We made it. We crossed the Pontcysllte Aqueduct without incident. It is absolutely awesome, and definitely one of the wonders of the canal system. It’s also blooming scary, as you look over the edge, 127 foot down at the highest point, and there is no safety rail. The boat is in a trough, so there’s no way you can fall out of it, but facts never stop the mind playing tricks.
The views over the River Dee and the Welsh Countryside are awesome. If you ever have the chance to make this trip, grab it with both hands.
The Llangollen is the canal that keeps giving and keeps challenging. The Chirk Tunnel was far worse than the Pontcysllte Aqueduct. It’s only 420m long but it meets my private definition of hell. I’ve never been in a tunnel before and felt it was never going to end – until Chirk. I don’t think I’ve ever nearly cried in a tunnel either but Chirk very nearly broke me. The problem was we couldn’t get the boat off the side. The Llangollen flow had us pinned, and also because of the flow, it was such slow going. We pushed forward, inch by painful inch. I’m still traumatised by the memory.
In comparison the Narrows were a doddle. They are three stretches of canal where the cutting has been blasted out of solid rock, and the Llangollen, hardly a wide canal at the best of times, reduces to the width of a singe boat. If you’re travelling with other boats, or you have crew it’s a simple matter to send someone on ahead to check the way is clear, but if you’re a solo boater … well, I don’t even want to consider how difficult it must be to reverse.
And then we got to Llangollen, an absolute jewel of a town nestled in the Dee Valley. Apparently it’s called after Collen ap Gwynnawg ap Clydawg ap Cowdra ap Caradog Freichfras ap Llyr Merim ap Yrth ap Cunedda Wledig. Try saying that after you’ve had a couple. Whatever the origins, Llangollen is charming, pretty, interesting, and well worth the trip. We moored up in Llangollen Basin for the permitted 48 hours.
In the unseasonably warm autumn sunshine, Martyn and I walked right up to the source of the canal at the Horseshoe Falls, beyond the limits of powered navigation. So we can now say we’ve navigated the entire length of the canal. We’re happy with our achievement.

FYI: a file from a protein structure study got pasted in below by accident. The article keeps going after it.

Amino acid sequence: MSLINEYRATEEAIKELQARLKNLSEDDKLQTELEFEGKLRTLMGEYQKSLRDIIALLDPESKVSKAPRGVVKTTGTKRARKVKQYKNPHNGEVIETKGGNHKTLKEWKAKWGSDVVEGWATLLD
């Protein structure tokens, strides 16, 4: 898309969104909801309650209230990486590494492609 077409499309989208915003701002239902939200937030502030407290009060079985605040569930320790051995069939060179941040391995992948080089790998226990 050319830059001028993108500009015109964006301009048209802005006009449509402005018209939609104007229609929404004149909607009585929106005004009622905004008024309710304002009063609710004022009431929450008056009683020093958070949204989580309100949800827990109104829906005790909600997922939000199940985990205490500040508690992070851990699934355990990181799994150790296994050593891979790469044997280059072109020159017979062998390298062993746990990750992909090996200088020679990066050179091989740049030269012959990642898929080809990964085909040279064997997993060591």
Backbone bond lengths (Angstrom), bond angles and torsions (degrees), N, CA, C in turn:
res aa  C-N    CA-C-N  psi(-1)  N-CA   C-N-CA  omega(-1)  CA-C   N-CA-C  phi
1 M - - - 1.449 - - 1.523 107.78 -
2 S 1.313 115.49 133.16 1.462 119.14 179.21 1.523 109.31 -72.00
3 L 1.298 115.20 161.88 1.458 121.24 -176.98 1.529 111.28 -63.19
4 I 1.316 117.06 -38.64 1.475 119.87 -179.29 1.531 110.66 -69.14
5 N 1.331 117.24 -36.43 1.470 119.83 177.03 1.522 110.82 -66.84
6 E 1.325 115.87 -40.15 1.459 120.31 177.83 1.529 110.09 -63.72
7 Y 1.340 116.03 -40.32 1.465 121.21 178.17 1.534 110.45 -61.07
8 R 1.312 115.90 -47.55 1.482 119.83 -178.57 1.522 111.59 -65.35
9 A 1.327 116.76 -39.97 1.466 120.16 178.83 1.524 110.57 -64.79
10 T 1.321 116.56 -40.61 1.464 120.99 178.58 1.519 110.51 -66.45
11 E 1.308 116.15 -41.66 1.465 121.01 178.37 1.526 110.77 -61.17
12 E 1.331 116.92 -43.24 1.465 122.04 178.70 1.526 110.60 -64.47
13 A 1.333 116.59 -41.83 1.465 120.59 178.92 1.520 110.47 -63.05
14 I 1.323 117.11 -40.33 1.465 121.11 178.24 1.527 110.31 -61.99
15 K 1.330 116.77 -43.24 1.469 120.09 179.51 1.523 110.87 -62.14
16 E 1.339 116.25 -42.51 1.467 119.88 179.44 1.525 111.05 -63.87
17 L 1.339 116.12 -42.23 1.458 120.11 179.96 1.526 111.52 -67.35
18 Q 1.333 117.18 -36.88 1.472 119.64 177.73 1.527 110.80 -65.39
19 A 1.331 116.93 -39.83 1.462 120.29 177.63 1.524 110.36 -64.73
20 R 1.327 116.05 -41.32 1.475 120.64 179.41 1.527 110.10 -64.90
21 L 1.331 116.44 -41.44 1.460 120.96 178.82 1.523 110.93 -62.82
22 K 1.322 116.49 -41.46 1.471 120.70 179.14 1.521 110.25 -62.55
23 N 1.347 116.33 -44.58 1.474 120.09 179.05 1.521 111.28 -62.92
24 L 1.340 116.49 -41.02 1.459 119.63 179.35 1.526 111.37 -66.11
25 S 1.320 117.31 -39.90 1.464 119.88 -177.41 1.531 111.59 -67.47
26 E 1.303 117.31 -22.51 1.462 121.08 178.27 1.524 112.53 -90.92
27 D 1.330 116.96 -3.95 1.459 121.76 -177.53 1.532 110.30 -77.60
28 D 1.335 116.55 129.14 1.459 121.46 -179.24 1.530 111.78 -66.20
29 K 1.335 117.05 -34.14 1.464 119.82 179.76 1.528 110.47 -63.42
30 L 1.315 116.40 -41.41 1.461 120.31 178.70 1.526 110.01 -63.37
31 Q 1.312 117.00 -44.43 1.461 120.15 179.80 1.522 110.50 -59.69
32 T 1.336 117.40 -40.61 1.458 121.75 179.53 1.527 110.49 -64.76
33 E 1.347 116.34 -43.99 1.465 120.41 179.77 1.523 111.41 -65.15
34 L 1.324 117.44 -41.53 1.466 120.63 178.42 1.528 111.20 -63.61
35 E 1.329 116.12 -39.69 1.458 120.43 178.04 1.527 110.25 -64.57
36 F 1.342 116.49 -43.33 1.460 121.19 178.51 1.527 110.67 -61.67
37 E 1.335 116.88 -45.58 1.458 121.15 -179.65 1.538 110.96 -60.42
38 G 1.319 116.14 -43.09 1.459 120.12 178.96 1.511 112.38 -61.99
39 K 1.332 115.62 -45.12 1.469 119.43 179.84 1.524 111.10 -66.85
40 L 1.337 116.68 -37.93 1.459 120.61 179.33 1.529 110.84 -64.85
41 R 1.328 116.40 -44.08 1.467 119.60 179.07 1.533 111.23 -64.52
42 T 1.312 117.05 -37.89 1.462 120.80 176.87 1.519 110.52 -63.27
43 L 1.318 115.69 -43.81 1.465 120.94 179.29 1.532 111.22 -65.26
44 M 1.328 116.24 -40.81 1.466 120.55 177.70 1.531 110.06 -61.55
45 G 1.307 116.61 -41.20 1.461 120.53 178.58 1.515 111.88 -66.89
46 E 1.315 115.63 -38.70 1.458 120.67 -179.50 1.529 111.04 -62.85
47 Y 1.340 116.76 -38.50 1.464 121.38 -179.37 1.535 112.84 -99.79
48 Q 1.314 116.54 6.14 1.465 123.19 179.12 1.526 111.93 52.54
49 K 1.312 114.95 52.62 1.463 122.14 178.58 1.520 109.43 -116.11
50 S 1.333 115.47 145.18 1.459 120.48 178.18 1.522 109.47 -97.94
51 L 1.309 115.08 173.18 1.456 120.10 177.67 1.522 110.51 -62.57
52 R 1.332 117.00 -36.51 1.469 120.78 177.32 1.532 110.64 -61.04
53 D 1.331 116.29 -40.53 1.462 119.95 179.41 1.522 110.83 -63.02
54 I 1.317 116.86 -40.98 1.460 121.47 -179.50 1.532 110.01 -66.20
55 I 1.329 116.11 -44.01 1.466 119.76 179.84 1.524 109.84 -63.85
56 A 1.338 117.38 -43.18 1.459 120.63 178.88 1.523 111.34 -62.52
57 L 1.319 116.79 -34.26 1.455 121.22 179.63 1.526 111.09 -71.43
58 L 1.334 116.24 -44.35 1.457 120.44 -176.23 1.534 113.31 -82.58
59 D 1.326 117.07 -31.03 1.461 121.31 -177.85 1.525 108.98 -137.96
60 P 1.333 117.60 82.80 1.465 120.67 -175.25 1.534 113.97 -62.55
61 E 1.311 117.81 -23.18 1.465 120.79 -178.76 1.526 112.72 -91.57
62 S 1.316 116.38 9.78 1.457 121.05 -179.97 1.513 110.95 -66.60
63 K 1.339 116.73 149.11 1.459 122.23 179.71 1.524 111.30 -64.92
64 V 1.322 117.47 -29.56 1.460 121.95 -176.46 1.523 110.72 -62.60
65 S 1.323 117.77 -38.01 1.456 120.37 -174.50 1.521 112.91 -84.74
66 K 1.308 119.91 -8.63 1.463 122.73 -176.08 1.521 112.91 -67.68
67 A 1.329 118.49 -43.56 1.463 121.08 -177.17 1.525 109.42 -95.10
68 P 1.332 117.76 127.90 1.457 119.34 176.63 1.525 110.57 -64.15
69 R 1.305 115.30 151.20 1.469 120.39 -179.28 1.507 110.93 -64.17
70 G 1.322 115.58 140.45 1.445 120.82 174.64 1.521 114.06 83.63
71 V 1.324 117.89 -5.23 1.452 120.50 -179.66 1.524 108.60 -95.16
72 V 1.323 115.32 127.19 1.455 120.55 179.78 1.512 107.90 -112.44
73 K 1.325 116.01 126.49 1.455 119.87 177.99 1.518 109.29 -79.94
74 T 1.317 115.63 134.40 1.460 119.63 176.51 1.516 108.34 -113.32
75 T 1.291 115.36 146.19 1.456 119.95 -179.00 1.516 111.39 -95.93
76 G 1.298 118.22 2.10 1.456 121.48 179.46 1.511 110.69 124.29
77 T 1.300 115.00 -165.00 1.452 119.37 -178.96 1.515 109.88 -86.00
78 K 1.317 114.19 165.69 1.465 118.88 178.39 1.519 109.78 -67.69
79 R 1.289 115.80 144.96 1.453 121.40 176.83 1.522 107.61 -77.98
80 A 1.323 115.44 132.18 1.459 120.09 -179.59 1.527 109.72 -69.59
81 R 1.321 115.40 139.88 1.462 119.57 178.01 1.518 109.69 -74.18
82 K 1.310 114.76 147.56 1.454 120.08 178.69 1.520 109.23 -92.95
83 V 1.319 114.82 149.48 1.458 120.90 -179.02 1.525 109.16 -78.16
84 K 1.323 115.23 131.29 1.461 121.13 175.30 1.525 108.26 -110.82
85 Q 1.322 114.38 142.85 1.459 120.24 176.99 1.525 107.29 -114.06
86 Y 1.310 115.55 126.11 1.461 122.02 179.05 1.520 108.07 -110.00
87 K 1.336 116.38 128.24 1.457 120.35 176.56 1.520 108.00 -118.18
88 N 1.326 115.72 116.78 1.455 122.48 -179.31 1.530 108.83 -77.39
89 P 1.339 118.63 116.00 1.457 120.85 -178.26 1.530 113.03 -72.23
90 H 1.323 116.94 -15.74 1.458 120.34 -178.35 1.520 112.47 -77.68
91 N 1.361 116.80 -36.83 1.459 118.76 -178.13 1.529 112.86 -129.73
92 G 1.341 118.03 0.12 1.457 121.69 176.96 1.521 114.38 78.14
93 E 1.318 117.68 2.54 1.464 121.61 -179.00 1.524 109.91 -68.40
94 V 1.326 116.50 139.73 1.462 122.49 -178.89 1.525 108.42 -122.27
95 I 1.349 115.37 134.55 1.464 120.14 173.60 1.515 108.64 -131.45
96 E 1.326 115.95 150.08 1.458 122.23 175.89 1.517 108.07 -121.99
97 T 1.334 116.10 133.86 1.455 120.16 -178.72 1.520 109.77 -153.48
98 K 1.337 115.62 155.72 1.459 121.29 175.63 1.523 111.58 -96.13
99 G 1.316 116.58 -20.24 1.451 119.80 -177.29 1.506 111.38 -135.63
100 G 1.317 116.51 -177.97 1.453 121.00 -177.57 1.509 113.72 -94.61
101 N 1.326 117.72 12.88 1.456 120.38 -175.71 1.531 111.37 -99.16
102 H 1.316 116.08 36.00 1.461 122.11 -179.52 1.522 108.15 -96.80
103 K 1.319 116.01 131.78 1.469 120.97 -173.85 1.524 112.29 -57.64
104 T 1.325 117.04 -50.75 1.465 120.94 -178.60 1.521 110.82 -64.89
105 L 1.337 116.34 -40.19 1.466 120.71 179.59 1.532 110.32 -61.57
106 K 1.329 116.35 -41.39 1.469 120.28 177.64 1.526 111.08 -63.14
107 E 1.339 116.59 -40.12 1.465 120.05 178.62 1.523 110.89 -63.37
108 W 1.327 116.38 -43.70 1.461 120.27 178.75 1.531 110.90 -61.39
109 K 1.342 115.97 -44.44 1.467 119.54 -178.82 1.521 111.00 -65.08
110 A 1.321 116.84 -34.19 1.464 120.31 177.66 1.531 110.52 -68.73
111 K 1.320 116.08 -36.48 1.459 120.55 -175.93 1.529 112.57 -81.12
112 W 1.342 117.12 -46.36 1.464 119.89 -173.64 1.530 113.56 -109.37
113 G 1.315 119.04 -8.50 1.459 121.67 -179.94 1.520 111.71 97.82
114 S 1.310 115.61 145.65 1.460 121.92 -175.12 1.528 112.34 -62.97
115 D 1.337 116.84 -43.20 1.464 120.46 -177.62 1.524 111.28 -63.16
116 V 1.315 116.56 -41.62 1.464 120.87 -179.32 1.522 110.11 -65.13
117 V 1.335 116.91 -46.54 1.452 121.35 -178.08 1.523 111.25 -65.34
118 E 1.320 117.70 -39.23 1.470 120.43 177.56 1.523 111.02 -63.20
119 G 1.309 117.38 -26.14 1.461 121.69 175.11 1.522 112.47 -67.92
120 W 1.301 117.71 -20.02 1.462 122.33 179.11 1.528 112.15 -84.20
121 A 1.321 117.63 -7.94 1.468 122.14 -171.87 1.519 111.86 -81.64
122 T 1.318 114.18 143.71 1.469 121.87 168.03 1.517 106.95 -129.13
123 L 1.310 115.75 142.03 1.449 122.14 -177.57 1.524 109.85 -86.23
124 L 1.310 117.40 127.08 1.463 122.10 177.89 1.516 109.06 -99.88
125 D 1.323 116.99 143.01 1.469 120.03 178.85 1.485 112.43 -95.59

When you cruise the canals you take the beautiful scenery and the fun of boating for granted. But one of the highlights of this trip has been meeting Jenny and Trevor. We first came across them at Grindley Brook locks, and have been travelling together almost since then. Two nicer people you couldn’t meet. They’ve done this trip before, and know all the perils and pitfalls, as well as the best places to moor. We’re enjoying their company immensely and while the weather holds the evening ritual of a couple of drinks on the towpath is a little treat we look forward to.
6 Replies to “Terror at 127 feet”
Great story Mandella. How did you manage to bypass the Preston Brook. Barnton and Saltersford tunnels by the way? 😉 When we went through the Chirk tunnel I just assumed I was rubbish at steering the boat until we talked to more experienced boaters later!
Thanks Tony. The more I hear about other boaters’ experiences with the Chirk tunnel, the better I feel about our own poor performance! I put up a photo of the Preston Brook Tunnel earlier, but I’ve got to save something for the return journey. 😁
Just caught up. Lovely blog Mandella. Really enjoying the read and few as though I am travelling with you, which I assume, is the intention. 😀
Hi Anthony, it’s one of the reasons I do it. The others being it puts my thoughts in order, I like writing (it’s another creative pursuit after all) and I hope those who read the blog enjoy it. I just wish I could fit in more photos, I take dozens every day. 🤗
It’s been a fabulous trip for us too Mandella. We have enjoyed your company very much too!! It’s been wonderful. ❤️
We aren’t done yet 🥰
Comments are closed.